For a shorter window box, I would have considered making it deeper: 11" wide and 16" tall to allow the soil to retain water and let the roots sink in. For one this long, it had to be balanced against excessive weight and overall size. An irrigation system was critical to keep the plants watered enough.

I covered the inside with 4mm thick clear polyethylene sheeting, nailed in place. Even though the wood is pressure treated, it's good toavoid extended contact with water and wet soil. Every 12 inches, I drilled 3/16" holes into the base for drainage. I plugged them with 3/16" metal grommets, such as are used in boat sails, to keep the sheeting sealed to the wood at the those spots. It worked OK - ideally longer grommets would have been better. Finally, a 3" crumpled stretch of burlap was stuffed between the reservoirs and the sides to cover the holes to prevent soil from dripping through them.

(3) Add an irrigation system

Window boxes need a lot of water. Because they are elevated and in a container, they dry out much faster than plants in the ground. This is especially critical for the root system as the roots will extend down to find groundwater. There is no danger of overwatering windowboxes, so they should be soaked daily until they overrun. In the parts list supplied, half of the cost of the entire window box is the irrigation system, but it is a critical component.

Drill holes slightly less that 1" wide into the reservoirs for the tubing to fit into. The original open top of the reservoir pipes were then sealed with a strip of plastic sheeting and rubber bands.

(4) Add timer-based watering

From the faucet, a Garden Hose Digital Water Timer ($30) connects to a standard garden hose that runs directly under the window box. It connects to a Garden Hose to 1/2" MIP adapter and then sections of 1/2" (inner dimension; ~7/8" outer dimension) PVC pipe run into the window box. There a section extends over top of the window box before being capped. From it, 3 1/2" holes were drilled into the underside and 1/2" brass threaded nipples screwed in. 3/4" rubber tubings (1/2" inner dimension) fit snugly on them and then run in 2-4" sections into the main tubes that run to the irrigation tanks (those 1" external tubes are 3/4" internal).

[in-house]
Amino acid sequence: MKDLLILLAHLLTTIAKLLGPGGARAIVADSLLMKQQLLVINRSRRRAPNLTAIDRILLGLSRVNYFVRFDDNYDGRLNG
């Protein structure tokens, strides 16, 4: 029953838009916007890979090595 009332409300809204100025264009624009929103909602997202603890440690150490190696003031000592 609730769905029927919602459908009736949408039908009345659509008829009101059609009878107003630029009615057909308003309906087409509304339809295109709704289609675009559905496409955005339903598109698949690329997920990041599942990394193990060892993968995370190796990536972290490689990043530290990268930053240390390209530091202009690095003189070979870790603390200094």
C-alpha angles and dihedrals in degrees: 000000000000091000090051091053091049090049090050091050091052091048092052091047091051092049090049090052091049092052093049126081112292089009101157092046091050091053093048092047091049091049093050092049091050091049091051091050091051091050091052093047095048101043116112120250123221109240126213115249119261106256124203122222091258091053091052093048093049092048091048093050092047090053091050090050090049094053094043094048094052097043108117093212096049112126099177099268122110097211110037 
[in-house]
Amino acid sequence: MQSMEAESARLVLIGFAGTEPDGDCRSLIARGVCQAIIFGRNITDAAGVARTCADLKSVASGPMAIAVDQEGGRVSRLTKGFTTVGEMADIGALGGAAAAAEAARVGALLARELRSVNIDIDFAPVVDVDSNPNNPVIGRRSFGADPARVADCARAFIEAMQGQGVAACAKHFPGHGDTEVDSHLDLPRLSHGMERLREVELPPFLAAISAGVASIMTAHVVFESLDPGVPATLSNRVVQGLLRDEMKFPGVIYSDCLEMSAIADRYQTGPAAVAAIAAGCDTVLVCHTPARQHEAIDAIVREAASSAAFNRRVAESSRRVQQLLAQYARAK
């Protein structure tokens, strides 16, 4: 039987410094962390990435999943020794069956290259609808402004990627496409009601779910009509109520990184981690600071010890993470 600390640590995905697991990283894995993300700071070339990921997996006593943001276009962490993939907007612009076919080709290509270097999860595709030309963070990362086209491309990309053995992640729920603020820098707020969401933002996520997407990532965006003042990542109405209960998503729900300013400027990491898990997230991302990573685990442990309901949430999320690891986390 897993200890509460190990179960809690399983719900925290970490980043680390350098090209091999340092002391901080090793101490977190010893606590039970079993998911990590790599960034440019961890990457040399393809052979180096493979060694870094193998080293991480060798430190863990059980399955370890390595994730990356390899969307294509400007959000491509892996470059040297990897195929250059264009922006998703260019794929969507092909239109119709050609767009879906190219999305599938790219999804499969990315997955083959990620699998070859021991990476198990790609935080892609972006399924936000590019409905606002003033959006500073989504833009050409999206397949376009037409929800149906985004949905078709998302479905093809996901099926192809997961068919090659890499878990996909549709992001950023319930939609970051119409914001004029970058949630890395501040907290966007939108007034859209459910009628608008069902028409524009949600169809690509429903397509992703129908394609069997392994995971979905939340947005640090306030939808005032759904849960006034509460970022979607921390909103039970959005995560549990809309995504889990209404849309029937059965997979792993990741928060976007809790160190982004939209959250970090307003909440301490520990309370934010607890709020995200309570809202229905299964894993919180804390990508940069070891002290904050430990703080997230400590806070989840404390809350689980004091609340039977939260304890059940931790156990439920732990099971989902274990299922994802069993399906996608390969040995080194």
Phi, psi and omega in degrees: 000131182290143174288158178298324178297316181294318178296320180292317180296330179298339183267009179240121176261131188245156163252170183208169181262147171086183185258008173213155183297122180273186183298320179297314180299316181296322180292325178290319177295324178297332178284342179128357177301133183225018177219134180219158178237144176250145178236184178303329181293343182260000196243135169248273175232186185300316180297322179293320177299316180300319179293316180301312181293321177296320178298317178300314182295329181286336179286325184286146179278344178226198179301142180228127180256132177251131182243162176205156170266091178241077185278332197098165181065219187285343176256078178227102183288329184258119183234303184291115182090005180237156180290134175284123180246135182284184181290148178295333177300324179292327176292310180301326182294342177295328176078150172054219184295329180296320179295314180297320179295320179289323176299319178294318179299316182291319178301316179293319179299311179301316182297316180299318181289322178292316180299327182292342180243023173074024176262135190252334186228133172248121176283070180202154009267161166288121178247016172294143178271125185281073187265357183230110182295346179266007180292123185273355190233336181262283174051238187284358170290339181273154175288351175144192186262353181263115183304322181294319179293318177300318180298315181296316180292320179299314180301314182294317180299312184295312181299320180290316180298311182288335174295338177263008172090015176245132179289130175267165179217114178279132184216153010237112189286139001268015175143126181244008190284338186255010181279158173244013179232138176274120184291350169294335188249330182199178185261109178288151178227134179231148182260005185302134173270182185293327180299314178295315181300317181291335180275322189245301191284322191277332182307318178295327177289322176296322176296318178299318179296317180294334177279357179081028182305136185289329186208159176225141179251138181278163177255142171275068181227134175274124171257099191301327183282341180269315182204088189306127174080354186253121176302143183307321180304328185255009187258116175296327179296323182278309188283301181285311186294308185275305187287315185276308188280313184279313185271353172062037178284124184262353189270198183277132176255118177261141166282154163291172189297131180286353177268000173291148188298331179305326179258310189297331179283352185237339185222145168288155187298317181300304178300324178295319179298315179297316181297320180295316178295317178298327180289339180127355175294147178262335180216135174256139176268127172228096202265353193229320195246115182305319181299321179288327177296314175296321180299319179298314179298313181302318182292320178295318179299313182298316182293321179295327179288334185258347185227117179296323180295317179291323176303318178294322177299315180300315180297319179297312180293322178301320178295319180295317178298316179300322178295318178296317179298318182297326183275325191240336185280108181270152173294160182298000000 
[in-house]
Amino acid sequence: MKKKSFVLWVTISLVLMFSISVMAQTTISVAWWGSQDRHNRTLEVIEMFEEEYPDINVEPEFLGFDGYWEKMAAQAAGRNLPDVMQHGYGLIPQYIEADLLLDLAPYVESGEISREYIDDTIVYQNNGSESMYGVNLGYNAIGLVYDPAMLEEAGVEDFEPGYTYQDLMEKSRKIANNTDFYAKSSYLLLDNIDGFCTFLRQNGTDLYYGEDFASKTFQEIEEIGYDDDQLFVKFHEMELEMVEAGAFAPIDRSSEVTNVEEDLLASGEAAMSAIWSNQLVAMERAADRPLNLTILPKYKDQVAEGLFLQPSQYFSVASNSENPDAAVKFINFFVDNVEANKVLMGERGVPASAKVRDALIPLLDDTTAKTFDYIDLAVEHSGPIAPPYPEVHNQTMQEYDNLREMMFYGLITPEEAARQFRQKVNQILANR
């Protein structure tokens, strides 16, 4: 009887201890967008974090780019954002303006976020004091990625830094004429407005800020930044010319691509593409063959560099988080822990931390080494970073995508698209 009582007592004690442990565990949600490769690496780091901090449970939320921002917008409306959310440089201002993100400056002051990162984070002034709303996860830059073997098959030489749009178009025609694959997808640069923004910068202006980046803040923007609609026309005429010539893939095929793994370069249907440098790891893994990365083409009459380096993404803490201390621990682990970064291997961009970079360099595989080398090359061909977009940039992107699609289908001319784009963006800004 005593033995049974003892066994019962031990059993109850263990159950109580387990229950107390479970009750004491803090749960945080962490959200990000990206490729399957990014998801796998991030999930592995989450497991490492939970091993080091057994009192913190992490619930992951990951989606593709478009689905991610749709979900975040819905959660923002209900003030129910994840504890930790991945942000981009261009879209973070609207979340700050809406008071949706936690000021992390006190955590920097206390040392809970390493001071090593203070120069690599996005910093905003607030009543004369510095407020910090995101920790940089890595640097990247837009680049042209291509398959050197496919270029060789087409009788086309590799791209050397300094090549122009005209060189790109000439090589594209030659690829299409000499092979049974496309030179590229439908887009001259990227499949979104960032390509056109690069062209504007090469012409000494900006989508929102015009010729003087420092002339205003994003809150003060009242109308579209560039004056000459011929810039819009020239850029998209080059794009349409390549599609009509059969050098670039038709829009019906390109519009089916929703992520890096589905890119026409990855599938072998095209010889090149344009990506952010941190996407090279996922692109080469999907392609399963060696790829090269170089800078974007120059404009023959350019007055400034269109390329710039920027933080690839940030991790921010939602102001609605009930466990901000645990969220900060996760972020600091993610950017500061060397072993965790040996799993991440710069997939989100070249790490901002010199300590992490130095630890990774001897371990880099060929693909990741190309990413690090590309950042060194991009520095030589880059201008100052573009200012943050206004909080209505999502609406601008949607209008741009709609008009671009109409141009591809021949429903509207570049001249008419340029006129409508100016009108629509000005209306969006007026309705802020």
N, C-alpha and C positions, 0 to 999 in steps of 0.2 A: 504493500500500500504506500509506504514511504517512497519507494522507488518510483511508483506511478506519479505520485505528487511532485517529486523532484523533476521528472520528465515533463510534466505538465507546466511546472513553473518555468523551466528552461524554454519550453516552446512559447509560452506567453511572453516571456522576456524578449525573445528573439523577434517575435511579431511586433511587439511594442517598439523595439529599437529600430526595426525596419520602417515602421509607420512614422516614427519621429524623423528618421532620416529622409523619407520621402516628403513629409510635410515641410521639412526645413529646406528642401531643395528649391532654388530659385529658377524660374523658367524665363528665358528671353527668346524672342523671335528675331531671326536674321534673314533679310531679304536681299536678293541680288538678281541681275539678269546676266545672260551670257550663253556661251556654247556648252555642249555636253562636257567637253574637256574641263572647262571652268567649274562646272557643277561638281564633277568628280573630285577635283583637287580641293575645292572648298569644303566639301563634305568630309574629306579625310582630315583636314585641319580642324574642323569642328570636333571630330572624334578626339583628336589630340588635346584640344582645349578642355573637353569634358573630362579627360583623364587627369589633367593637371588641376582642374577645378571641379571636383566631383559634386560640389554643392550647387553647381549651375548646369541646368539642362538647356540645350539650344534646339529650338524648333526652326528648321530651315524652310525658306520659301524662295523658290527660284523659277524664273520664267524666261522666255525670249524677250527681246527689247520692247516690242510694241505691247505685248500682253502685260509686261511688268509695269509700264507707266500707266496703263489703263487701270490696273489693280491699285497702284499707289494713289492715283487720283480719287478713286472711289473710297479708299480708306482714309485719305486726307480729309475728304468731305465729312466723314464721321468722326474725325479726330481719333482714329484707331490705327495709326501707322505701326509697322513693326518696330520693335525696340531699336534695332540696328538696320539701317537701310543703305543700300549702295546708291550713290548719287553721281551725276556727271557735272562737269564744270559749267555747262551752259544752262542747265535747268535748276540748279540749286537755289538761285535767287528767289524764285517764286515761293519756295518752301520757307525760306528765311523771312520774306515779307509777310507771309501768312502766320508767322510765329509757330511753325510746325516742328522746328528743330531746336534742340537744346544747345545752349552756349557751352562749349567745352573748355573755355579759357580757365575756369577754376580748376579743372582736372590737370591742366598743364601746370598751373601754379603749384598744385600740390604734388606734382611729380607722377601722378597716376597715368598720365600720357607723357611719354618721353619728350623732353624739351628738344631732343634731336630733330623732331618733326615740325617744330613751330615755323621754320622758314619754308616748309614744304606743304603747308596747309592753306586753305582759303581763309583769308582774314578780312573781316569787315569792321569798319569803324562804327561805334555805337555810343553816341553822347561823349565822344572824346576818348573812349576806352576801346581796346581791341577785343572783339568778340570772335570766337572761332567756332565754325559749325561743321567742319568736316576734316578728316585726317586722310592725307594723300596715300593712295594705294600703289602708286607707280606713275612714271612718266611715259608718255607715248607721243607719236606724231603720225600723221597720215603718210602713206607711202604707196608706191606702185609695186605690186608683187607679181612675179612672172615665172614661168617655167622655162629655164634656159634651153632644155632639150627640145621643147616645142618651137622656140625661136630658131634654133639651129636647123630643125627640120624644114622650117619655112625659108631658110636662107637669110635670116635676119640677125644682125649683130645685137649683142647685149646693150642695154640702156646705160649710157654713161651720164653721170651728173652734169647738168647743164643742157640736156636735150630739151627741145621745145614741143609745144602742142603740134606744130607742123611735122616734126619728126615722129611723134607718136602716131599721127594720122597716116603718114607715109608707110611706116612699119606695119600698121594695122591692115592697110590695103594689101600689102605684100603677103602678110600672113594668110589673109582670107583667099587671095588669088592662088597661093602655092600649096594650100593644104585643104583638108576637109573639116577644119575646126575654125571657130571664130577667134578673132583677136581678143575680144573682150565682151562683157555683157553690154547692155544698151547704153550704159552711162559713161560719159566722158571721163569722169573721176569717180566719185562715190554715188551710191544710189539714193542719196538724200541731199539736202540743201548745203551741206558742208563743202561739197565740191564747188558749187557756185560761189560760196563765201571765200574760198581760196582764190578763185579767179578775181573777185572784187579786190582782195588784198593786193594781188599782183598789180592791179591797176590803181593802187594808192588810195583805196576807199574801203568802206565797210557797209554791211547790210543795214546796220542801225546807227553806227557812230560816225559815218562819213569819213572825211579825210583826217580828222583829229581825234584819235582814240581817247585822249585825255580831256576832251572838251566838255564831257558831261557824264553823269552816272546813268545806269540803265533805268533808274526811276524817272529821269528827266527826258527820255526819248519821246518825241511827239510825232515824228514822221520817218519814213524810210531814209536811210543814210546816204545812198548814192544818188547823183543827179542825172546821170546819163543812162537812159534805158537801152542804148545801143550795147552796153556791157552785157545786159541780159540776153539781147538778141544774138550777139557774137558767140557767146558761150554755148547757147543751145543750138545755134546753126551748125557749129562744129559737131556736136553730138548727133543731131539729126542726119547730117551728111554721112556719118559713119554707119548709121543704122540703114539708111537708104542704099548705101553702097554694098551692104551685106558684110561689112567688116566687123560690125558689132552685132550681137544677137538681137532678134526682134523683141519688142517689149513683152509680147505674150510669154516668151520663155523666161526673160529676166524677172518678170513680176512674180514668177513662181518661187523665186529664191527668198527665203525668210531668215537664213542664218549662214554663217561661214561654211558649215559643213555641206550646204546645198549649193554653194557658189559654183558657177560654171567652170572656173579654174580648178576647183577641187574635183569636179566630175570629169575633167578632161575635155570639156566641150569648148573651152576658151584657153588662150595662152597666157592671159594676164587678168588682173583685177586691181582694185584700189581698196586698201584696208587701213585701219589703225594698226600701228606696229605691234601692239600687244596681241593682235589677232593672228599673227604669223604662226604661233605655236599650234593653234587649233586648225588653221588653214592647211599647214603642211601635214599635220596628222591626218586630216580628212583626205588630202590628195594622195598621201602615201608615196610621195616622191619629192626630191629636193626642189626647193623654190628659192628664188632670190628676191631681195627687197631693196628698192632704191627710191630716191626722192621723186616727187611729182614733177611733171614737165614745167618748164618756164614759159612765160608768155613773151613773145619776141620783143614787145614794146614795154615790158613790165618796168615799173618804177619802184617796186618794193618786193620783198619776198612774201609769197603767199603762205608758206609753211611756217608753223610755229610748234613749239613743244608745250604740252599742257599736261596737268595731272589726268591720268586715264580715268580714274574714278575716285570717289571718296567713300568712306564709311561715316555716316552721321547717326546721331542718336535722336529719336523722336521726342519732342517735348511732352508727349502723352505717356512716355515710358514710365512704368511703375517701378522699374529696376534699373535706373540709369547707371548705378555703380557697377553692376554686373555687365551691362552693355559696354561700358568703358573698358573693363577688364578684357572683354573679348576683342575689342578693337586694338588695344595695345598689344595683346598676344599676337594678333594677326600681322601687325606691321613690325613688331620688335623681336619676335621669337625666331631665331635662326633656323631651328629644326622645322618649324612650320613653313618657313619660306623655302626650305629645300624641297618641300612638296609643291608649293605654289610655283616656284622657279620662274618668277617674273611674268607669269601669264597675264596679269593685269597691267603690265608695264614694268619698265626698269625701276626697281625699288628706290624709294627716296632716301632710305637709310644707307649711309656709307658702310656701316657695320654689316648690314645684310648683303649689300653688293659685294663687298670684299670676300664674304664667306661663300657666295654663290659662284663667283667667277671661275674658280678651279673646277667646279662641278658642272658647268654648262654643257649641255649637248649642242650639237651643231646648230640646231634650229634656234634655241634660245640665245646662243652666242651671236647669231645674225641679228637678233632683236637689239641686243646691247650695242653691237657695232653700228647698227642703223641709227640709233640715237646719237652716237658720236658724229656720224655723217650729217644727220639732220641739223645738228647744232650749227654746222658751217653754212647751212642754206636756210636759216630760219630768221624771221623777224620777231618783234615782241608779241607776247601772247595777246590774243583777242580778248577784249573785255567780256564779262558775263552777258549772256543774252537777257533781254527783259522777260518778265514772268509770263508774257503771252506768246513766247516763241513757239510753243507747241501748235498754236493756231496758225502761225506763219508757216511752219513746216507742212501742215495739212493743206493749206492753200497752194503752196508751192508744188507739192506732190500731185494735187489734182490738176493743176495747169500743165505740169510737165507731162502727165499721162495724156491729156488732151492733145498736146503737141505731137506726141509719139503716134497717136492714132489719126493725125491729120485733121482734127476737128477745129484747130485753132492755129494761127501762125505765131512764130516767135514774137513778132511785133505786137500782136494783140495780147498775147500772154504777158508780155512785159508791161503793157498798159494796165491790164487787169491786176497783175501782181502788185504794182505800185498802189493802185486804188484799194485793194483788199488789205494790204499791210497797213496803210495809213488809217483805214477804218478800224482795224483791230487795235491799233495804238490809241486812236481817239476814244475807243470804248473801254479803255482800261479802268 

The timer is set to water for 2-3 minutes every 12 hours, at sunrise and sunset. The same exterior paint used on the window box helps to make the pipes less noticeable.

Parts list / bill of materials

Total cost (not including tools) $450


2x4 pressure treated, 8' long for mounting brackets (cut into 2x18" and 2x8" long sections)$10
1x8 pressure treated, 9' long x4 for the windowbox itself $7 x4
8" wide wood shelf bracket (like Mural 10" high link ) x2 $8 x2

Screws and nails

6" deck screws (e.g. FastenMaster HeadLok) (12 pack) for affixing the mounting brackets to studs $13
3" steel exterior wood screws (e.g. Deck Mate #9 x 3") (1 lb) for affixing the mounting brackets to wood furring only $10
1-1/4" exterior screws (e.g. Grip-Rite #6 x 1-1/4") (1 lb) for affixing the shelf supports to the mounting brackets $10
1-5/8" exterior screws (e.g. Grip-Rite #6 x 1-5/8") (1 lb) for affixing the windowbox to the mounting brackets $10
1-1/2" galvanized steel nails (e.g. Grip-Rite #15 x 1-1/2") (1 lb) for building the windowbox $5

Paint, caulking, and measuring

Exterior water-based primer and sealer (1 gallon) $10
Exterior semi-gloss ultra pure white exterior (1 gallon) $30
Exterior paintable silicone caulking (e.g. GE XST Silicone II) $7
Sandpaper (coarse) $5
Paint roller covers (3 pack) $9
Great Stuff gaps and cracks insulating expanding foam $5
Molding clay (like Sargent 1 lb link ) $8

Irrigation system and water-proofing

3x 32" x 6"W x 2"H reservoir (like Hooks and Lattice link) $200
1" external - 3/4" internal clear vinyl tubing (20 ft) $35
2" galvanized steel nails (e.g. Grip-Rite 2") (1 lb) $5
4mm thick clear polyethylene sheeting (3'x20') $10
3/16" metal grommets (e.g. from Sailrite, as used in boat sails) $2


2x 40lb bags potting soil $10
Burlap (3"x10') $5
Miracle Gro (5 lb) $10

Tools, bits, and blades

Jig saw that can do 2"+ cuts, 4+ amps (e.g. Makita 4329 link ) $70
10" compound miter saw (e.g. Ryobi TS1343L ) $120
Corded drill, 8+ amps (e.g. Milwaukee 1/2 in. Magnum Drill link ) $120
Cordless drill, 18V (e.g. Dewalt link ) $100
3/4" countersink drill bit $10
Fast cutting wood jig saw blades $7

Planting flowers

8" wide box can take really just 1 row at a time, though plants can be staggered every 6 inches: tall in back, low hanging spillers in front.

I water them daily with a 2 gallon watering can (2 gallons for each of the 3 reservoirs). Before adding the timer-based watering, I used a Pennzoil 1 quart metal funnel that has a 12" hose - the hose fits into the plastic tubing and 2 gallons empties in a few seconds. Every 2-3 weeks for the first 1-2 months, adding Miracle Gro fertilizer to the water appears to promote growth.

2012 - Spring/Summer



2013 - Spring/Summer


2015 - Summer


2016 - Summer



Your Comments

Nice work. Looks good.

-- joe fukuto, Aug 5, 2013
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All text copyright © 2012 Tim Darling.